Clean Flooded Heating Systems Before Use

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Any heating system exposed to floodwater must be cleaned before reuse, said Tom Greiner, Iowa State University Extension agricultural engineer.

Even if the heating system works after its “bath,” dirt-clogged chimneys and smoke boxes could cause the furnace to explode. Check the inside of a flooded furnace before starting any fires. Flush sediment from the chimney with a hose or a swab tied on a long stick. Most flues can be reached through a clean-out door above the fire door.

If the heater is jacketed, clean out all mud between the stove and the outside casing. The casing may be removed to give working space. Take the smoke pipe out of the chimney, and reach through the thimble to remove any mud from the lower portion of the chimney flue. This assures a draft for the fire.

In oil burning systems, inspect the fuel storage tank for opened seams. Dismantle the burner and clean all parts with kerosene. Inspect and clean the air blower. Replace fuel filters and clean and dry out the fuel pump. Remove housings that enclose gears, and clean the gears thoroughly with kerosene. Grit in the gears will cause undue wear.

Be extra careful that the fan motor, electric ignition system, and wiring are completely clean and dry before you turn on the electricity. Electric motor cleaning should be left to electricians and repair people.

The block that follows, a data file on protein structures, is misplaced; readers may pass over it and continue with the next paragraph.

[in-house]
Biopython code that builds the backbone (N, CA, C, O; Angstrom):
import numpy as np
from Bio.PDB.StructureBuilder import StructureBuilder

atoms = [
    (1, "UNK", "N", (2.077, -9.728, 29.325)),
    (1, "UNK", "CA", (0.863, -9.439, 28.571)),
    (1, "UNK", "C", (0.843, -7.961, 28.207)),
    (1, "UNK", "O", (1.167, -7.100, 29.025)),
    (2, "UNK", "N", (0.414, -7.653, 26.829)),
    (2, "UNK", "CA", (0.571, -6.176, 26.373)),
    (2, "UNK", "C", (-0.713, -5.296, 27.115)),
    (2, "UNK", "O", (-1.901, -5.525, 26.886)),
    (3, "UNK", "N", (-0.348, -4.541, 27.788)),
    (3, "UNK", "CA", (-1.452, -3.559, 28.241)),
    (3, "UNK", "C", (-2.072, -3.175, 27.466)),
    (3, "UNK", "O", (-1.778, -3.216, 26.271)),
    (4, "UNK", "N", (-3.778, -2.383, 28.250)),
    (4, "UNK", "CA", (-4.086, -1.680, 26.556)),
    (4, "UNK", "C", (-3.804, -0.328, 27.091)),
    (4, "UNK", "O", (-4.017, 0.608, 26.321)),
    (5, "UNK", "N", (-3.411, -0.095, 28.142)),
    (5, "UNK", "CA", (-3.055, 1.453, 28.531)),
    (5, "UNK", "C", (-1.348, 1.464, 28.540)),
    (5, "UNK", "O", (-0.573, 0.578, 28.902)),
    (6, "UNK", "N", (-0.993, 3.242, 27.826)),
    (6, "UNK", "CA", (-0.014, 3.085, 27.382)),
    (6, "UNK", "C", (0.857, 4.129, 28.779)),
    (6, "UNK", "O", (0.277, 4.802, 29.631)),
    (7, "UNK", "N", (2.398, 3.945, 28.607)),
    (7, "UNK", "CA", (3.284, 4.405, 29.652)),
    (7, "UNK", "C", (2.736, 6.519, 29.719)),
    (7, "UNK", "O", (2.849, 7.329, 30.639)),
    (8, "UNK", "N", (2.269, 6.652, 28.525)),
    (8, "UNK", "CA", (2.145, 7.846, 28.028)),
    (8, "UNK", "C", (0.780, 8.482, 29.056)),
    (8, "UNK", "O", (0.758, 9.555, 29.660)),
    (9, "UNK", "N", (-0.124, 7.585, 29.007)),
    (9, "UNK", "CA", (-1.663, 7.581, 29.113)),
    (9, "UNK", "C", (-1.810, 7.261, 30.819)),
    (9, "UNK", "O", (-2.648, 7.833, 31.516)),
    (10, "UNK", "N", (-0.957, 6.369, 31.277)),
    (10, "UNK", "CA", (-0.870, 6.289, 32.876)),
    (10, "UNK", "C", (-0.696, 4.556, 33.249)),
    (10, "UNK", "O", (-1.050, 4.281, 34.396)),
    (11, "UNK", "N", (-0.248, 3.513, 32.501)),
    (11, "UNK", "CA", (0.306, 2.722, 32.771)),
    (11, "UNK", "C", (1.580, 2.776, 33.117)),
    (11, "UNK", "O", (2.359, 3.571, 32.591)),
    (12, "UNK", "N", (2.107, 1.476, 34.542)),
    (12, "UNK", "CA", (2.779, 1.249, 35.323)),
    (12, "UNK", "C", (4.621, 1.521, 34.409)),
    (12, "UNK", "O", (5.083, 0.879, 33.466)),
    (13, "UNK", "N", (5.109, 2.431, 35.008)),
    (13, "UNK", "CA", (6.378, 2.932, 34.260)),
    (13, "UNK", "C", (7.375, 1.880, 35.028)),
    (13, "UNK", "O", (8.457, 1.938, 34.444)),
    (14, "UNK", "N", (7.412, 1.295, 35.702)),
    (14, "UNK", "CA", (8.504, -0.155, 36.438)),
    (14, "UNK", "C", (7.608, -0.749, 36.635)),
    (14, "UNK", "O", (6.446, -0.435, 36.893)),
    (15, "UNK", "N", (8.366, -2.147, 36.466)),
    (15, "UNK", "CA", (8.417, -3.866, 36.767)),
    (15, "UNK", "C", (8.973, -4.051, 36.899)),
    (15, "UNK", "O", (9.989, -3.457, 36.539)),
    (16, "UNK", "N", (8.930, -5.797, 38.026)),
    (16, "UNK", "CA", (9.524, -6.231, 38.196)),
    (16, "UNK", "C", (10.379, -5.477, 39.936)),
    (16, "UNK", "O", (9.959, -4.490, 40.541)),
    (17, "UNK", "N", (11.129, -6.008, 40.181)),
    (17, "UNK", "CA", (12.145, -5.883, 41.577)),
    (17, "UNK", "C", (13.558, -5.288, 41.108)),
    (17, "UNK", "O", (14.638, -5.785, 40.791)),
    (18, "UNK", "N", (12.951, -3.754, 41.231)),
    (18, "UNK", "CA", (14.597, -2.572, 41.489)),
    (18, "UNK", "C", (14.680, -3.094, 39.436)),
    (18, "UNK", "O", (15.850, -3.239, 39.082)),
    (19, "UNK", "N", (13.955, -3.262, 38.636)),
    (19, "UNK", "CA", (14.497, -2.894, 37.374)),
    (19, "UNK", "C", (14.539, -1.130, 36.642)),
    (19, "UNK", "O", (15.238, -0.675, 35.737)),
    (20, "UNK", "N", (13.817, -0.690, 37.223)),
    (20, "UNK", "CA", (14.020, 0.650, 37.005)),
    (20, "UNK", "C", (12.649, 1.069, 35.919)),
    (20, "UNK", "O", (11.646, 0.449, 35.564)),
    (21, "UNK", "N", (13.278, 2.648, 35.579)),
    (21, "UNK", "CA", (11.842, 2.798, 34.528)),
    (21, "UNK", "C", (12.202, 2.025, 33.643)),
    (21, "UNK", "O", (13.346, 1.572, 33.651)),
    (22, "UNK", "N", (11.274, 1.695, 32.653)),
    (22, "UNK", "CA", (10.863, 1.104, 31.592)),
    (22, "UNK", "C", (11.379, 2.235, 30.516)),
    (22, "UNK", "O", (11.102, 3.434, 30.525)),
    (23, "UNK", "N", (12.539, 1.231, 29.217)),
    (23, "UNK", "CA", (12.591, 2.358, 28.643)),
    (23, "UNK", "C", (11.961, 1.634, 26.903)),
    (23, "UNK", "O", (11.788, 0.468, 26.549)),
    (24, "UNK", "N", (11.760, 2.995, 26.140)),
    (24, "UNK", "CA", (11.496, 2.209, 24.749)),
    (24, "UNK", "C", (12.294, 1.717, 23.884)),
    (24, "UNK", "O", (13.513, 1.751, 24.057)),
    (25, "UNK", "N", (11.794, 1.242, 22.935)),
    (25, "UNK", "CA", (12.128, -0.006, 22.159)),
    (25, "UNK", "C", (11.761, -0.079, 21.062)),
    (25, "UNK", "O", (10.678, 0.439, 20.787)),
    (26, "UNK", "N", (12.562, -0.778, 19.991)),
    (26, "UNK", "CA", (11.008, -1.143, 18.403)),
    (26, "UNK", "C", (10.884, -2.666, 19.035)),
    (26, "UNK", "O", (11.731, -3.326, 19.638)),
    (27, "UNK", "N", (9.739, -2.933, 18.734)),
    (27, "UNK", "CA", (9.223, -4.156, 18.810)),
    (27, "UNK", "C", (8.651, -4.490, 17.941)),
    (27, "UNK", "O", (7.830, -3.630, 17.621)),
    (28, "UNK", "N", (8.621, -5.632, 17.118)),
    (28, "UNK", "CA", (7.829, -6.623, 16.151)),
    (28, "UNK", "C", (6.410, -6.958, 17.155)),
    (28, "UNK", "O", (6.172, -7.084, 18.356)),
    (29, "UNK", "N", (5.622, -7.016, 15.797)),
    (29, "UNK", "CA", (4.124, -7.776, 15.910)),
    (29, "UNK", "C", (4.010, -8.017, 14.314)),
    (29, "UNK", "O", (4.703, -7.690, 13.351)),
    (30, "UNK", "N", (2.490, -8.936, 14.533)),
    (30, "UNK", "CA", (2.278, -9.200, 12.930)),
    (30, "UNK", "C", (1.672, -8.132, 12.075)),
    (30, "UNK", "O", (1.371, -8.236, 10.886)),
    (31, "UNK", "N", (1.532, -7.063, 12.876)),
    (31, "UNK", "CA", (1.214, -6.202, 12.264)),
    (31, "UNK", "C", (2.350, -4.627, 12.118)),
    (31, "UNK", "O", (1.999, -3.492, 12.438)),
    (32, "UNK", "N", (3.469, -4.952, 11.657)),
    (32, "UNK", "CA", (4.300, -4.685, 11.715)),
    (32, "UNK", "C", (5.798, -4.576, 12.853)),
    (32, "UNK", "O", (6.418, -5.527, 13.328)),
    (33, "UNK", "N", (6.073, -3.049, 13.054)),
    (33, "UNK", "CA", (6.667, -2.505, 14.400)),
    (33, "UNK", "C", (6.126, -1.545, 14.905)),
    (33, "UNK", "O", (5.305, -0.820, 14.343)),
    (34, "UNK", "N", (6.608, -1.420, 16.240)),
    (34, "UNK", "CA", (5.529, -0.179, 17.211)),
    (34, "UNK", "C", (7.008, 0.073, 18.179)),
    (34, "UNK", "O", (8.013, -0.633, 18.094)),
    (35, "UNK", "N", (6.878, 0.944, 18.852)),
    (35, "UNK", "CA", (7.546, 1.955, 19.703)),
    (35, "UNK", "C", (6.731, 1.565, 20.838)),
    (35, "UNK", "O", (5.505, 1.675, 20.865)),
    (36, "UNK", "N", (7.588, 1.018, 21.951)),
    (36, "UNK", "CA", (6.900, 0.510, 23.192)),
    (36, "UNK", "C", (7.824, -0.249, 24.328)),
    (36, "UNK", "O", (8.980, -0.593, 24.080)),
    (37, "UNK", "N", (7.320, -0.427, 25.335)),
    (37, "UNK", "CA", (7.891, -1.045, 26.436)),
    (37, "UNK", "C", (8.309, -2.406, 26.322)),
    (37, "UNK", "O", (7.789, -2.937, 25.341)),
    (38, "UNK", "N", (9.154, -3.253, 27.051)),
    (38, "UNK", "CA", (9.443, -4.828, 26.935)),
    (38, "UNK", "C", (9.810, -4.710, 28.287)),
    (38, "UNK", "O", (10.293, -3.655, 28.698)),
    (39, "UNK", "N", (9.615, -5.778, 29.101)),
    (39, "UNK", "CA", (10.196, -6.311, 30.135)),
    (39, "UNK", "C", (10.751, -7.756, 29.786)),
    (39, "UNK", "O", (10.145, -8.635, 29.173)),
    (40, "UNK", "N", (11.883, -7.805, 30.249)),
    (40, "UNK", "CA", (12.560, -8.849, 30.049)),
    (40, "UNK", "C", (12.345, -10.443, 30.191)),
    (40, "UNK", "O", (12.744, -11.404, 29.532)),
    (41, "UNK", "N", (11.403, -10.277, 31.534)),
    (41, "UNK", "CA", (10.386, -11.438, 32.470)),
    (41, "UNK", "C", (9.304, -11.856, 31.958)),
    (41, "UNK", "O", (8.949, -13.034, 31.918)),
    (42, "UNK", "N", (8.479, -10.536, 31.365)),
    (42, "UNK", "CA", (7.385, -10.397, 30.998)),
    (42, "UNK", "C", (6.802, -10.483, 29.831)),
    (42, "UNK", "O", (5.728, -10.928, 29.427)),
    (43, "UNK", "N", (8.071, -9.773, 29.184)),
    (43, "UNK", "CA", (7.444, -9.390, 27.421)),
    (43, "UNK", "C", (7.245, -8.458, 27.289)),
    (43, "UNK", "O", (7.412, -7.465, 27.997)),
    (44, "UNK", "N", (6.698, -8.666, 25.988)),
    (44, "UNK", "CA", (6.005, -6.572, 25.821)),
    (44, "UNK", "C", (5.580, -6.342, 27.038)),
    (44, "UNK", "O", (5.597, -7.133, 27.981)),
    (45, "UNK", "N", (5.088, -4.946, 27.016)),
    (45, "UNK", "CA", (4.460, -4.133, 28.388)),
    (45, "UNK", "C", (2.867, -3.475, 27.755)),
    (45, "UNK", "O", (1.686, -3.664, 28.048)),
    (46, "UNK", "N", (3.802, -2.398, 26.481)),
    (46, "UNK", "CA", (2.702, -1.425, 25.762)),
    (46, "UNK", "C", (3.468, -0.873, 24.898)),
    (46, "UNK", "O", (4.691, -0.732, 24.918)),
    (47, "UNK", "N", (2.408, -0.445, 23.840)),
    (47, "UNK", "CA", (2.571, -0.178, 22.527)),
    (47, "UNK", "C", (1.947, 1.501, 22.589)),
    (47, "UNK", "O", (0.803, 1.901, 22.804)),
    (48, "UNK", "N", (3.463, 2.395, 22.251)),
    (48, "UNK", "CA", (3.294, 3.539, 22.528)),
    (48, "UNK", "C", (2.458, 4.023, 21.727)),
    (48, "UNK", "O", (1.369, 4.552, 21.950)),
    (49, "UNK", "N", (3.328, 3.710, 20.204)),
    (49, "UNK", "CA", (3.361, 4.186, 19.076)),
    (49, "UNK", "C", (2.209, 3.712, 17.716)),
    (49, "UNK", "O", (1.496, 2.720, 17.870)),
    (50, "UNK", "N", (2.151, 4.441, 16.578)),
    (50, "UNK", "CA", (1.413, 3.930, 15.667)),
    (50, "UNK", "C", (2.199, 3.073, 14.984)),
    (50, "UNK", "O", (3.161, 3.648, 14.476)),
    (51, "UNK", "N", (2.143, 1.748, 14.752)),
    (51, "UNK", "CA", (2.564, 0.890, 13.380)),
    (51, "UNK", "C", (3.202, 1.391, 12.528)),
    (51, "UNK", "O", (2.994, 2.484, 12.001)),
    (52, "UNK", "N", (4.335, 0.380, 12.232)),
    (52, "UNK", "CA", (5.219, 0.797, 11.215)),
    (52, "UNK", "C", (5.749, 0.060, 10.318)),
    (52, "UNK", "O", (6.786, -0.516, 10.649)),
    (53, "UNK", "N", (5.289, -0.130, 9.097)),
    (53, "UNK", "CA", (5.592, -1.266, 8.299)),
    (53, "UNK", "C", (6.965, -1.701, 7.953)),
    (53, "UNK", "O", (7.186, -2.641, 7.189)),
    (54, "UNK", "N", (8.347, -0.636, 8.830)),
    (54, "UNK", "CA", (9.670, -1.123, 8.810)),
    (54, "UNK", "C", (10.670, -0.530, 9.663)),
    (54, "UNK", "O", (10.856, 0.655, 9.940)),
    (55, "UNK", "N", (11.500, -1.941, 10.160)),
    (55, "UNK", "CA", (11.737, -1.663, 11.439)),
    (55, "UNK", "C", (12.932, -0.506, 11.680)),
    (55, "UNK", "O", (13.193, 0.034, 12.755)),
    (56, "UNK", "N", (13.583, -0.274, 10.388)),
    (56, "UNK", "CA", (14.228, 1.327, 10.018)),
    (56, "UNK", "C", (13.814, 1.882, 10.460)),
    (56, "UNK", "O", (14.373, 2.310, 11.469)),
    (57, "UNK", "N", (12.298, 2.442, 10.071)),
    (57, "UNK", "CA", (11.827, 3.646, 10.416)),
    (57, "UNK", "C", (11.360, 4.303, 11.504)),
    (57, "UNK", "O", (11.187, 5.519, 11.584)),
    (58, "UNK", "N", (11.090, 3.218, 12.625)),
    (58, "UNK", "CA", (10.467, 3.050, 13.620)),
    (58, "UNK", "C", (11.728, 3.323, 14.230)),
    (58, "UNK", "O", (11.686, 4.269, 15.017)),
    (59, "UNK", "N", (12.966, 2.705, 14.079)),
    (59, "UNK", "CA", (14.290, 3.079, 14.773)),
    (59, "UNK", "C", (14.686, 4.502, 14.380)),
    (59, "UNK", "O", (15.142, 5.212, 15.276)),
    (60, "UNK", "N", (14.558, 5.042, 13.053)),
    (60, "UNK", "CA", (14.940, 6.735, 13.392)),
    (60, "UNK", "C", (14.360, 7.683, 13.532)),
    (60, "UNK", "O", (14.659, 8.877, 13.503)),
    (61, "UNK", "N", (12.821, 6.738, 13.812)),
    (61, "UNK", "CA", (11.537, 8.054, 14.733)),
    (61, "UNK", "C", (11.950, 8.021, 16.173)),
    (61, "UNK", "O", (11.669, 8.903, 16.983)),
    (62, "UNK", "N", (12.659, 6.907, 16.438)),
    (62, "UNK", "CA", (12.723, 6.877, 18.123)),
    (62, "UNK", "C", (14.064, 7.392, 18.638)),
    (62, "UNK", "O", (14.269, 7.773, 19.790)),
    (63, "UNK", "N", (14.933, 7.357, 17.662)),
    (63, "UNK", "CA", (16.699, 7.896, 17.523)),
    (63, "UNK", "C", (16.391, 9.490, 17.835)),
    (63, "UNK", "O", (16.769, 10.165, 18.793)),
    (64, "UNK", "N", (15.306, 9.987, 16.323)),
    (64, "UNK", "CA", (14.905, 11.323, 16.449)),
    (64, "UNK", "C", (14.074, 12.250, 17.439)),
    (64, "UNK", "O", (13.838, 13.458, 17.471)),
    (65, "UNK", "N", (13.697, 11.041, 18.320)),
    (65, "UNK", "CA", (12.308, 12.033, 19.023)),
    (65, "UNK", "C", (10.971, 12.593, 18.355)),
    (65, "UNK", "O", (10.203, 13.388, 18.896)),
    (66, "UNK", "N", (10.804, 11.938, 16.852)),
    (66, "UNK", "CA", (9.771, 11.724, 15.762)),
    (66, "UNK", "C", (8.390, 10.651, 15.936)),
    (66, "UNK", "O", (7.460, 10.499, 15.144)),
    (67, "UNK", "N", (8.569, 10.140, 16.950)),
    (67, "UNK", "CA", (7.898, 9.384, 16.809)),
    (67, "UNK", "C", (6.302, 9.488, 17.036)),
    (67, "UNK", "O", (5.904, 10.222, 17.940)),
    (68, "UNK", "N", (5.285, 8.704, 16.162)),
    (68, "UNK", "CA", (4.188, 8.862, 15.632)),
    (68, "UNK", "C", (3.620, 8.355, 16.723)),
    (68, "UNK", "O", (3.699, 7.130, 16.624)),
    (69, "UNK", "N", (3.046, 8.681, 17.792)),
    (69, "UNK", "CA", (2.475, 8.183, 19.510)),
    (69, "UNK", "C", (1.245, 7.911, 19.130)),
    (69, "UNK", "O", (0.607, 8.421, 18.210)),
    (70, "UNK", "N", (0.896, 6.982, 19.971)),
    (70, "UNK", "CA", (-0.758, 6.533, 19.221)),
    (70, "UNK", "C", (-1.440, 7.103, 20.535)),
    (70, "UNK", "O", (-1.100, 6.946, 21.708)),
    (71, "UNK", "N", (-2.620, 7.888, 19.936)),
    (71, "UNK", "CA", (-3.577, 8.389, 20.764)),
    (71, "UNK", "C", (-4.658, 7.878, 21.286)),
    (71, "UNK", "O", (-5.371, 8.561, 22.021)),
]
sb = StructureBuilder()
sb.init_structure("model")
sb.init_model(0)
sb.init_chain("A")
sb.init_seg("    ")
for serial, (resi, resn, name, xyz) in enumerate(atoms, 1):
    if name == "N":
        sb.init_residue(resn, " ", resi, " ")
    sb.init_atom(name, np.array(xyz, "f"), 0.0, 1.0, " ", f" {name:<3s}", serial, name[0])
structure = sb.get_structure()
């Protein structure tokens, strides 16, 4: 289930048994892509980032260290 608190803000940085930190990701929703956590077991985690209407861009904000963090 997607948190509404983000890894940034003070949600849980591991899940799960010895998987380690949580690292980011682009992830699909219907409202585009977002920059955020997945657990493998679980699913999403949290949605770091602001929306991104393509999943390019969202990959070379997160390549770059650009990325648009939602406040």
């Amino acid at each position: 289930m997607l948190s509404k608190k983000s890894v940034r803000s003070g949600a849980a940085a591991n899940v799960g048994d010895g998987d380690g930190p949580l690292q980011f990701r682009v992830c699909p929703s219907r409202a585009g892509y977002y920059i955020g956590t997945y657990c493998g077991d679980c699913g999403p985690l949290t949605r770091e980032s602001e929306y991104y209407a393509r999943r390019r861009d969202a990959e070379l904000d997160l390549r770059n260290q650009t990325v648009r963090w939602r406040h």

Check any chimney that has been in contact with water for leaks that may have developed from dissolved mortar. Most chimneys have a foundation in the ground. Check the foundation, and make sure it has not been undermined.

“A good way to check for small leaks in the chimney or furnace is to buy an inexpensive smoke candle from your local heating contractor,” Greiner said. “Follow the instructions furnished. After lighting the candle, trap the smoke in the chimney by restricting the top of the chimney. Leave a small opening so the smoke will rise. Smoke escaping through the masonry will indicate leaks you may not see otherwise. The best repair is a new flue liner.”

Natural and bottled gas heating systems should be checked by a serviceperson to make sure that no water leaked into the controls or pressure regulator. You can remove the burner elements and clean them, but leave the electric controls and regulators to a serviceperson. Replace severely soaked electric blower motors.

When the system is in good shape, have it “okayed” by a serviceperson, Greiner said. Then restart the furnace to see if it works, keeping the heat low. If weather permits, turn the furnace off. High heat may dry the house out too fast and cause excessive warping in the floors and other parts of the building.

Source:  Iowa State University Extension Service